My colleagues in Fife tell me that there are several inpatients every week who fracture a bone while in usual hospital care – whereas they have yet to see anyone suffer a fracture while under their Hospital at Home service….
More formally, a Cochrane systematic review, including a meta analysis of randomised controlled trials found that admission avoidance Hospital at home had similar rates of mortality and readmission when compared with inpatient care.
A UK Randomised Controlled Trial published subsequently, reported similar findings.
For those who would like to read more on Hospital at Home, I would very much recommend this document from Healthcare Improvement Scotland. You can find it on their iHub webpage.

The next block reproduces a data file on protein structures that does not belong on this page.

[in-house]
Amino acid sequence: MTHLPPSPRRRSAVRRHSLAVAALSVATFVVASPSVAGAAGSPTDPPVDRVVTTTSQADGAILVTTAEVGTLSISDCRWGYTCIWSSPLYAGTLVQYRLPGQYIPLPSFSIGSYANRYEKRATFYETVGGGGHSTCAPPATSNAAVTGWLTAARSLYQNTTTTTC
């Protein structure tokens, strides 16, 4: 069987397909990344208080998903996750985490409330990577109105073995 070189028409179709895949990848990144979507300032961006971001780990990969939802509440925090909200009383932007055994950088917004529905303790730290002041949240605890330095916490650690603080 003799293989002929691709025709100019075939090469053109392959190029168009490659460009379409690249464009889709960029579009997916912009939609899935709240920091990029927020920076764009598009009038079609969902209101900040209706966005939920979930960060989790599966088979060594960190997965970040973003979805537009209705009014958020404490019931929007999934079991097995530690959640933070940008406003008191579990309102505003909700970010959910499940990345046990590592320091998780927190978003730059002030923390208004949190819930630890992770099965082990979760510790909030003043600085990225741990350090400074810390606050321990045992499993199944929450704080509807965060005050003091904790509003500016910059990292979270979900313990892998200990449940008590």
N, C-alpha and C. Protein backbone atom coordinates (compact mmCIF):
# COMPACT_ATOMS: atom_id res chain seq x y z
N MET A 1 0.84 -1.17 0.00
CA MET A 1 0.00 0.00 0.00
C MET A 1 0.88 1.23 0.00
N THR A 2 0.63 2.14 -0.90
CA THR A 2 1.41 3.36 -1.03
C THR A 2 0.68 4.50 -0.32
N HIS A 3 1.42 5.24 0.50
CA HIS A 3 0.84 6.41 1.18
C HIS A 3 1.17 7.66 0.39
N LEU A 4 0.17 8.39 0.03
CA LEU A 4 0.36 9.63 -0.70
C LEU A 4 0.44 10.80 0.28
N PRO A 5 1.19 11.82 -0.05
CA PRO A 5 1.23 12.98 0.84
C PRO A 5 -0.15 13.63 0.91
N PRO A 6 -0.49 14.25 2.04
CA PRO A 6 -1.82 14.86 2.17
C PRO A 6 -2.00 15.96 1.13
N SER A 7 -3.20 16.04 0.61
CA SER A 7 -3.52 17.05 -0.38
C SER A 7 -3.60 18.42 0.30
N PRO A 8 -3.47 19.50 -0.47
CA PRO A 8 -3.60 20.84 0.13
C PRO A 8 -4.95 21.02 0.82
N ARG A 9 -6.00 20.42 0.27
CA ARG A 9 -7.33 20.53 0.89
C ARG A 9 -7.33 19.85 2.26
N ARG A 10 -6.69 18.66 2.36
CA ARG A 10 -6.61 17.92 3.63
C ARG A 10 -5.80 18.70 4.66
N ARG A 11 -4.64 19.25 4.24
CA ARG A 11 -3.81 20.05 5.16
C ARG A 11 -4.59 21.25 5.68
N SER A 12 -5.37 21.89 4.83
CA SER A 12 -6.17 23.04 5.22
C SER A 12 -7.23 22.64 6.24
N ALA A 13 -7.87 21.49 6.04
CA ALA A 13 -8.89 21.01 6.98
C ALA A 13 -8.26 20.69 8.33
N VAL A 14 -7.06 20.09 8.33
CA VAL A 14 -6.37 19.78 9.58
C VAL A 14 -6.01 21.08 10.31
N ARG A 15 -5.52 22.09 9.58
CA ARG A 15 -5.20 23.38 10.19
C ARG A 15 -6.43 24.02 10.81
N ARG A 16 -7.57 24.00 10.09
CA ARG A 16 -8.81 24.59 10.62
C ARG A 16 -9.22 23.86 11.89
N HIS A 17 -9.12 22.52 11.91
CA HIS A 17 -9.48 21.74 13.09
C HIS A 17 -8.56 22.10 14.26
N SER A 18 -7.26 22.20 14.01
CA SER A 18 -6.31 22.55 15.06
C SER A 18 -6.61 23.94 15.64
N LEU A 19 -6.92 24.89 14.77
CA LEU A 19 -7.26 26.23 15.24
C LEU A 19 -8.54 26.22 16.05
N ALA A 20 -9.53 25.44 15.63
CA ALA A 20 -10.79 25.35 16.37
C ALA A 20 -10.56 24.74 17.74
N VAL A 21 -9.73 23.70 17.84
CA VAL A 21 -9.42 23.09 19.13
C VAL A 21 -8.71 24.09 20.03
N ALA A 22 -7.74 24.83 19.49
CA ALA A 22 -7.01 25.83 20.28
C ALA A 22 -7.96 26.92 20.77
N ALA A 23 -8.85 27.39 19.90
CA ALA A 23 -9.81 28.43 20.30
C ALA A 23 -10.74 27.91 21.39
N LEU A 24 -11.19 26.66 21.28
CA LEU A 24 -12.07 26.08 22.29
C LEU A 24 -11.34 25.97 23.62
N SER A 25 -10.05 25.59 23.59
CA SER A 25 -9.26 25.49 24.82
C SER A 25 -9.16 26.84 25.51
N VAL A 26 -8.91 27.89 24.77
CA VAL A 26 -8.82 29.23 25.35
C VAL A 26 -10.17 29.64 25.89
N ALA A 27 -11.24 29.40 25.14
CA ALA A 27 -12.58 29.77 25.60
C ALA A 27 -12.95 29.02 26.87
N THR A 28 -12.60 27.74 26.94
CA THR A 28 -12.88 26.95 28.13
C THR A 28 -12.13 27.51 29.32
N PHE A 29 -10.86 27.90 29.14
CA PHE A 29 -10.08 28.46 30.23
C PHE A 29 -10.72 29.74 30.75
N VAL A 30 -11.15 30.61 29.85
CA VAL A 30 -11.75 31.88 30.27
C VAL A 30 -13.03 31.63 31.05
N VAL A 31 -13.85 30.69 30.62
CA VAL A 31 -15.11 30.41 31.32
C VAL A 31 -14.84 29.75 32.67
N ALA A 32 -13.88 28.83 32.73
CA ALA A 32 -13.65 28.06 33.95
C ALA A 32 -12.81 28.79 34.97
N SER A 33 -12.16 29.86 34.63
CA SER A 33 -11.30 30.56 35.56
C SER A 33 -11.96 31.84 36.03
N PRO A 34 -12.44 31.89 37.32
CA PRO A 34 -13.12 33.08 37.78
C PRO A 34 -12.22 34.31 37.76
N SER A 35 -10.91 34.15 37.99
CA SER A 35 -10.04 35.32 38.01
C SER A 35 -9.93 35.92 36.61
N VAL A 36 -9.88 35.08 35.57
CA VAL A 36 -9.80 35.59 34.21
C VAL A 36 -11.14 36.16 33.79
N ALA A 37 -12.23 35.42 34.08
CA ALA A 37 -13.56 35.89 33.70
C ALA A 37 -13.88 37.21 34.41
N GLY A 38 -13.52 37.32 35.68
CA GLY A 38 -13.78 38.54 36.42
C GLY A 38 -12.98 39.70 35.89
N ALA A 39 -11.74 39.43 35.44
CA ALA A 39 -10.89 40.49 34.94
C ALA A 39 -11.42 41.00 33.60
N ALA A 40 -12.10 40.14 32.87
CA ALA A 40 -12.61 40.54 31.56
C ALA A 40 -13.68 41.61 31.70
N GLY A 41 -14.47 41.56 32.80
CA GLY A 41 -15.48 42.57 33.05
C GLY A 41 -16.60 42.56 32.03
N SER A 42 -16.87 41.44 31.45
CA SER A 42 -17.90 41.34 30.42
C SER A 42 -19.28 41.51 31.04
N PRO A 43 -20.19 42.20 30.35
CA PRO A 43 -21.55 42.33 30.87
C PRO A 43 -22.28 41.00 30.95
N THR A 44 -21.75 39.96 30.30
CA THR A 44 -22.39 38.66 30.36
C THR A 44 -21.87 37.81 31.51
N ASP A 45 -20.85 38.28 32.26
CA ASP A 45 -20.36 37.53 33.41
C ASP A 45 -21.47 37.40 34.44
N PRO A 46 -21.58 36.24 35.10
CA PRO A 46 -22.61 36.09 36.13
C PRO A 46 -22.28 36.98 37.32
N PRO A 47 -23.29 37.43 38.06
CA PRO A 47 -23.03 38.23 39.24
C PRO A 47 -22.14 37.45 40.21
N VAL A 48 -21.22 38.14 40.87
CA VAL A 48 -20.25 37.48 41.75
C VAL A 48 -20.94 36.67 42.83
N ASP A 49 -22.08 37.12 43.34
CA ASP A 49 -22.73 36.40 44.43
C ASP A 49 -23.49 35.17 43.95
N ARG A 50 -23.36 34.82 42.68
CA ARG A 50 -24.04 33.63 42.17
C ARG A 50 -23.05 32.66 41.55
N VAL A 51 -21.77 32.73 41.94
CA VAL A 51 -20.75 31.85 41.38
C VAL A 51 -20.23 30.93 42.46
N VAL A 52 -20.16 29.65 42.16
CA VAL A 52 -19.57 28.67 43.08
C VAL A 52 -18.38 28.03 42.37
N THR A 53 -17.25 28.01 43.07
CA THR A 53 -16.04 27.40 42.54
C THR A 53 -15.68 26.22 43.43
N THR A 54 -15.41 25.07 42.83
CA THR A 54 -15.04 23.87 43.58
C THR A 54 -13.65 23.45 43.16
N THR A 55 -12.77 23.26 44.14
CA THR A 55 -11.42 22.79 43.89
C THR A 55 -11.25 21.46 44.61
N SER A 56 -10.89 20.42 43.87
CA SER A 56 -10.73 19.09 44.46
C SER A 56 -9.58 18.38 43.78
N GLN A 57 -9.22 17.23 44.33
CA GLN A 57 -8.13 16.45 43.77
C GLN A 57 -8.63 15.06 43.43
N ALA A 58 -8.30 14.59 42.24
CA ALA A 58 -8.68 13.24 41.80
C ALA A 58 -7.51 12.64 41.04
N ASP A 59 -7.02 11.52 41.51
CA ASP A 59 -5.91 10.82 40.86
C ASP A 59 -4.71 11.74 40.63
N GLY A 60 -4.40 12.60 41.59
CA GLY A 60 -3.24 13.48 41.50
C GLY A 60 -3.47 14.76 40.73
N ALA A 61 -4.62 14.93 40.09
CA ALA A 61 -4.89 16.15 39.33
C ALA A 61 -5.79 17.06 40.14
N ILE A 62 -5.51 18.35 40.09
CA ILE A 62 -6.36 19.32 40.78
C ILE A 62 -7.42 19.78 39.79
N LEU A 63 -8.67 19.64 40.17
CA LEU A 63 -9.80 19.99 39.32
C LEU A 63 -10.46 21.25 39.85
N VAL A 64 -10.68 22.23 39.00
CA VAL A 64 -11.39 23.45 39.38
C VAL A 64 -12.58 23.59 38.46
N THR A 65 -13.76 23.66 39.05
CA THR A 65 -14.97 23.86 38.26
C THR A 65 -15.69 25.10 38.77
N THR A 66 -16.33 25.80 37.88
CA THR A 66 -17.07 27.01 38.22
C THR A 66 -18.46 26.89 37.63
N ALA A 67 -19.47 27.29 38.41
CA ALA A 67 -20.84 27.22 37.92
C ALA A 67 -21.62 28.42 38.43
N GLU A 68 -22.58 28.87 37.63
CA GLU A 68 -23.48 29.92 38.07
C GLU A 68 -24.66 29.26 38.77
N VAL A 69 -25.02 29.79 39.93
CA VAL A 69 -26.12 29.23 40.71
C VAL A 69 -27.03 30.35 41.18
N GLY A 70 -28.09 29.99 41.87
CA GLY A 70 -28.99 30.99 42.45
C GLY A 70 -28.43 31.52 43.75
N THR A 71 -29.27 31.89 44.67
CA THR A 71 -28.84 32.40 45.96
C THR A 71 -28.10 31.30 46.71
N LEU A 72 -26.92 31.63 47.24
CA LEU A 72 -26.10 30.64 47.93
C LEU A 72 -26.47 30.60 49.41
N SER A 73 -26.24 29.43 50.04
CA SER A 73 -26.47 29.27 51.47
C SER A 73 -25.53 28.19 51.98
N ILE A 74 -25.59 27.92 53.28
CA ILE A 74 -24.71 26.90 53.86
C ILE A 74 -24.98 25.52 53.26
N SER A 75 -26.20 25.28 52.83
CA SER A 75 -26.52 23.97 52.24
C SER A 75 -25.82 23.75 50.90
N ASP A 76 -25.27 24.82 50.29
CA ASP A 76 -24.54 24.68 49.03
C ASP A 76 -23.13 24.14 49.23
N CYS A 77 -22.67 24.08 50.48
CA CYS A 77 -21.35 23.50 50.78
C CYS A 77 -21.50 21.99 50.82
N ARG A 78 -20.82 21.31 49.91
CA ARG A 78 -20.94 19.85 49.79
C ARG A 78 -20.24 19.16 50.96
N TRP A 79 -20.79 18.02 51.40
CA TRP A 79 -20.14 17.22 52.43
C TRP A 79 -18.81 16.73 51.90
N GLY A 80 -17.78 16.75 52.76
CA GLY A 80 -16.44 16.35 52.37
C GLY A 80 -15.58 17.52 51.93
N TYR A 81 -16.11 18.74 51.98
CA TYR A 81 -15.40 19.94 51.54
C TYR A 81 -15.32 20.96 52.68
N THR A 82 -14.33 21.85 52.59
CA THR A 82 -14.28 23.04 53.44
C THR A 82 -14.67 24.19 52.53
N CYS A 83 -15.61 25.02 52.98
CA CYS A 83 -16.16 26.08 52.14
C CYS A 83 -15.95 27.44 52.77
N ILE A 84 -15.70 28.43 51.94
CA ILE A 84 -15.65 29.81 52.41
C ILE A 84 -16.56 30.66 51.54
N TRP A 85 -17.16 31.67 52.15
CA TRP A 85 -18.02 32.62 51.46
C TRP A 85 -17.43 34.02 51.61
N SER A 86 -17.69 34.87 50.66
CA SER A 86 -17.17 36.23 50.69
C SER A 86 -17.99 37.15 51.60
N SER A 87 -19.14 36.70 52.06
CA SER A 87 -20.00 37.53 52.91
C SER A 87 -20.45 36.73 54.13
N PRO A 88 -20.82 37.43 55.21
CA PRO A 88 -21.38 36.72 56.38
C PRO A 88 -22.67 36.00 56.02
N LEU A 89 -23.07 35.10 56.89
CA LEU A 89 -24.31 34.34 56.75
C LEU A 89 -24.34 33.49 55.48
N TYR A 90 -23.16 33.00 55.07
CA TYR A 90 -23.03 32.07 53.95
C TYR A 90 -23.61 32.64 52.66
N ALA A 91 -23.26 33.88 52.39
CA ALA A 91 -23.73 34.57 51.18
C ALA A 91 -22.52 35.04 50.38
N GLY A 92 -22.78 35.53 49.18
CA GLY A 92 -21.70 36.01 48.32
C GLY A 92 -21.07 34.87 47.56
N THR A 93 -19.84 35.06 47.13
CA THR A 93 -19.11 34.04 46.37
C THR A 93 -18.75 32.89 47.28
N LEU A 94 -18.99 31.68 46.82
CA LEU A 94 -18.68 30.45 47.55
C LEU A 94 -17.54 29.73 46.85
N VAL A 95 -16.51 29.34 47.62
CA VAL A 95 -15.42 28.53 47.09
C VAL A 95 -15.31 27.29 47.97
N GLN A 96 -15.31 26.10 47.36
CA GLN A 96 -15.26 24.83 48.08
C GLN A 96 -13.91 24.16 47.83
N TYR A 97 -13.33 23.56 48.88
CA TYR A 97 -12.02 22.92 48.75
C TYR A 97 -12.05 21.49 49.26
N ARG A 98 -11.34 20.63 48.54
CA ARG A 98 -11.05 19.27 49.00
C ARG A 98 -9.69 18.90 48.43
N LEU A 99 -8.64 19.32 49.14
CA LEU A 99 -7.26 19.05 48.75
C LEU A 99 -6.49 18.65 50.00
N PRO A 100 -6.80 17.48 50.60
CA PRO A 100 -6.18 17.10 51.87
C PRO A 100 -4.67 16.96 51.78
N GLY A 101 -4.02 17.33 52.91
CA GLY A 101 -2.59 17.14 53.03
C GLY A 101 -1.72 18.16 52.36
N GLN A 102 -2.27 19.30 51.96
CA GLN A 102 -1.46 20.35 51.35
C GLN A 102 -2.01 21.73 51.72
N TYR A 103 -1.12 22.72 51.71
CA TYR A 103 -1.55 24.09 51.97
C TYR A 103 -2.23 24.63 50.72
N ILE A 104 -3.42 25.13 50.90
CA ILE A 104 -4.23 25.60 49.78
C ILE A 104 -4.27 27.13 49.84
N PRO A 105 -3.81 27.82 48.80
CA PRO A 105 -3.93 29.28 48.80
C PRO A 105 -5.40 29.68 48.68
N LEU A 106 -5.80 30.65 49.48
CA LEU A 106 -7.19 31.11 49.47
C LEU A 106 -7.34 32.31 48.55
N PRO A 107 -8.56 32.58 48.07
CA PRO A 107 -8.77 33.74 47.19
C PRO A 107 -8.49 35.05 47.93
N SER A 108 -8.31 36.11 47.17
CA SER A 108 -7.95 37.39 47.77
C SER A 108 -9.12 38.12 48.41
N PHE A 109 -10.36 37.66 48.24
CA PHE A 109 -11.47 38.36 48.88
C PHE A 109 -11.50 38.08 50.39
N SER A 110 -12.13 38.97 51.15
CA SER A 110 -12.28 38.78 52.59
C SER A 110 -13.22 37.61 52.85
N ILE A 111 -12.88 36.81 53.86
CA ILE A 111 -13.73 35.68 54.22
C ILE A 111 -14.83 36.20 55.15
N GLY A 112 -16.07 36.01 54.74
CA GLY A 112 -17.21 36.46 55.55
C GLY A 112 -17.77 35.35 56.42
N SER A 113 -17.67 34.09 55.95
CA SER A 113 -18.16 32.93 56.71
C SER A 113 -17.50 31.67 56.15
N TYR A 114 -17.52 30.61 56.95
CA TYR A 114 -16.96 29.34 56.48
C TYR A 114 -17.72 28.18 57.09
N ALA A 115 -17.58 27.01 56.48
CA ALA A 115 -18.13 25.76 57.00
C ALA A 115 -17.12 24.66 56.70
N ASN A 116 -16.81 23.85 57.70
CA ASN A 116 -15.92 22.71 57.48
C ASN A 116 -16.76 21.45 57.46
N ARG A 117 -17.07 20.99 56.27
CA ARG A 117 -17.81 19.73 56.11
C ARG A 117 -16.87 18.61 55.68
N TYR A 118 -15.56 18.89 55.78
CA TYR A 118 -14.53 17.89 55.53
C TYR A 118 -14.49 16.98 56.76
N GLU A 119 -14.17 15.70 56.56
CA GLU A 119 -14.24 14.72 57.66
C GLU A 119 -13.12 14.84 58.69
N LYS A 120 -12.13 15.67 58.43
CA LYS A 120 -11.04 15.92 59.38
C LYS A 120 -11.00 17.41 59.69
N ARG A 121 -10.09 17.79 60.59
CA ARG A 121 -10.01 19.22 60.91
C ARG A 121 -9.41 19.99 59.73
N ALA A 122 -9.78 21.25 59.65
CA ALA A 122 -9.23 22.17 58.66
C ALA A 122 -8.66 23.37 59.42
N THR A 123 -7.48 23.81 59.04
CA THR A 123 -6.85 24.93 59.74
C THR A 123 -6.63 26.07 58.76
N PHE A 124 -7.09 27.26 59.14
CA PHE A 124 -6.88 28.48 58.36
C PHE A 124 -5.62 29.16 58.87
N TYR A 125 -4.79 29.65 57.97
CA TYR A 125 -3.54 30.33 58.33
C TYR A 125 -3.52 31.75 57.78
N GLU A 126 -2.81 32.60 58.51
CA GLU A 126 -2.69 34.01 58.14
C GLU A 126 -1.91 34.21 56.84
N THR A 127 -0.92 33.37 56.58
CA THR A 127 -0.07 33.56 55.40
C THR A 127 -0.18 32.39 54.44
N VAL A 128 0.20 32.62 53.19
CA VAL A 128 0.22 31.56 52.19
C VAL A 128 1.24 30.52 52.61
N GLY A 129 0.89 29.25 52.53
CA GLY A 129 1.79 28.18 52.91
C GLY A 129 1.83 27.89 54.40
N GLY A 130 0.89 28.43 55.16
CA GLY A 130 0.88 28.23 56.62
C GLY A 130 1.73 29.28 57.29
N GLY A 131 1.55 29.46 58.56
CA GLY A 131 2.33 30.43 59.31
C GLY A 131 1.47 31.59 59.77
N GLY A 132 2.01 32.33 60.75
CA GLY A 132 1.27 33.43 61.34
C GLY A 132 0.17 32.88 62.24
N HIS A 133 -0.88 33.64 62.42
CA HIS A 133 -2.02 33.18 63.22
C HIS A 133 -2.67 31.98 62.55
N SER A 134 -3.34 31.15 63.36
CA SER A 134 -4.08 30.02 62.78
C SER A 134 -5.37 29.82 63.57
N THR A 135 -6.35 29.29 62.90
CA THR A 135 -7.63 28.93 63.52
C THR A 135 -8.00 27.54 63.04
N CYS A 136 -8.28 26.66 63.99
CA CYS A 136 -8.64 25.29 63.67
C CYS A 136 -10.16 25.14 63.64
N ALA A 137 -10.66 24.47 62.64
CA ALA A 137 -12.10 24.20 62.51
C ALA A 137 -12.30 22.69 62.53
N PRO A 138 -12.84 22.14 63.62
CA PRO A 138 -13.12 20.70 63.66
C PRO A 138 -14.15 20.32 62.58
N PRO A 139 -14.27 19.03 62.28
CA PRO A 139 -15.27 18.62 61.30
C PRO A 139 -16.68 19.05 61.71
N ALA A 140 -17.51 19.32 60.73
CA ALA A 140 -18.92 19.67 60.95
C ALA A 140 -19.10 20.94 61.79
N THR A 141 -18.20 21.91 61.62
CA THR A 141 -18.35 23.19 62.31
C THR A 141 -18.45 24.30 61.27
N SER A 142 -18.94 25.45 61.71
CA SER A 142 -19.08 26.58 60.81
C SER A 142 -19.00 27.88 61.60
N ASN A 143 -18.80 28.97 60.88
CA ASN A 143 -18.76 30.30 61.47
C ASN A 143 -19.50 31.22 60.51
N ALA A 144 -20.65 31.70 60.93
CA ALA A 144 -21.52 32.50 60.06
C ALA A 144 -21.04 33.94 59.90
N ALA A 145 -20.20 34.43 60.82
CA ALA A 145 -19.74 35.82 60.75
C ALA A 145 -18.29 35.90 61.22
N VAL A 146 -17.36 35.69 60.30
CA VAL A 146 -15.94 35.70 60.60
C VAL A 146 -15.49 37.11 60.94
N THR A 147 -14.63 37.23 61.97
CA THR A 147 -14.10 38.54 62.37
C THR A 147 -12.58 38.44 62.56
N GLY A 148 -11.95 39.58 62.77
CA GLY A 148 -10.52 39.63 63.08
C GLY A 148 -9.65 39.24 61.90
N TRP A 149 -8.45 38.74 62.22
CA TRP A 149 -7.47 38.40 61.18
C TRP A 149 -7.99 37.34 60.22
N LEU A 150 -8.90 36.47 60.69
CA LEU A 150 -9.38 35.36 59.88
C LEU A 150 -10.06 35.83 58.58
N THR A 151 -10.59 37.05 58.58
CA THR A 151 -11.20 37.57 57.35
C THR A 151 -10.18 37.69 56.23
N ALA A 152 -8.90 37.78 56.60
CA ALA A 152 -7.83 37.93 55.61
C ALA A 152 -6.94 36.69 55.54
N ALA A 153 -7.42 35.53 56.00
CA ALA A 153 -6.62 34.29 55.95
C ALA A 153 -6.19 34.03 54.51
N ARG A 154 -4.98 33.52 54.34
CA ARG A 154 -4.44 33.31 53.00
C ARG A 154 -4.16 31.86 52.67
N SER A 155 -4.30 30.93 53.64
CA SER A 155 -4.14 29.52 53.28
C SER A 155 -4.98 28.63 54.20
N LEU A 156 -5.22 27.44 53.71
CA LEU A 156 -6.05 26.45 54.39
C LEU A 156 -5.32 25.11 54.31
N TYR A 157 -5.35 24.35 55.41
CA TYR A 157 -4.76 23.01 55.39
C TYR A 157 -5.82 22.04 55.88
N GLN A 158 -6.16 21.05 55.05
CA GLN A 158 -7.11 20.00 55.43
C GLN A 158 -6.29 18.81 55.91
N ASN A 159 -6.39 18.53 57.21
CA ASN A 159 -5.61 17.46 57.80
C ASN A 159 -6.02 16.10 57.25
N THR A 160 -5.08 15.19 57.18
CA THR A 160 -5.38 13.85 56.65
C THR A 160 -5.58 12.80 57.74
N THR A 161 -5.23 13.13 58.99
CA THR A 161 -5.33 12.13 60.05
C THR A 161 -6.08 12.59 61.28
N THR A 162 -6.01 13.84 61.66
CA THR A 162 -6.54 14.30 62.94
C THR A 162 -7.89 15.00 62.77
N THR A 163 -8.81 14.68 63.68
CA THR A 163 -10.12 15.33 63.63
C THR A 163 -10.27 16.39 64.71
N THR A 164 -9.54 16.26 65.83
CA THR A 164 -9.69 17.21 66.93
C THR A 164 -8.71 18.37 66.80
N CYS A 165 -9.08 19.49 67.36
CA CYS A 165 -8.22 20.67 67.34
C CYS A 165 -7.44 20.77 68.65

The principles are exactly the same for any location in the UK – this might be the sort of thing that local commissioners would be interested in wherever you are based, and the advice is completely transferable to other settings, both in the UK and further afield.
This document looks in some detail at the questions of value for money, and the evidence for this form of service delivery.
Although the Cochrane Review looked at the healthcare related costs, the evidence on the impact of Hospital at Home on informal carers is under developed.
For some families, it’s much easier if their relative is at home, for others, the increased burden is problematic. This has become more of an issue than ever before in the context of the COVID19 pandemic.
It’s about getting the right answer for each individual.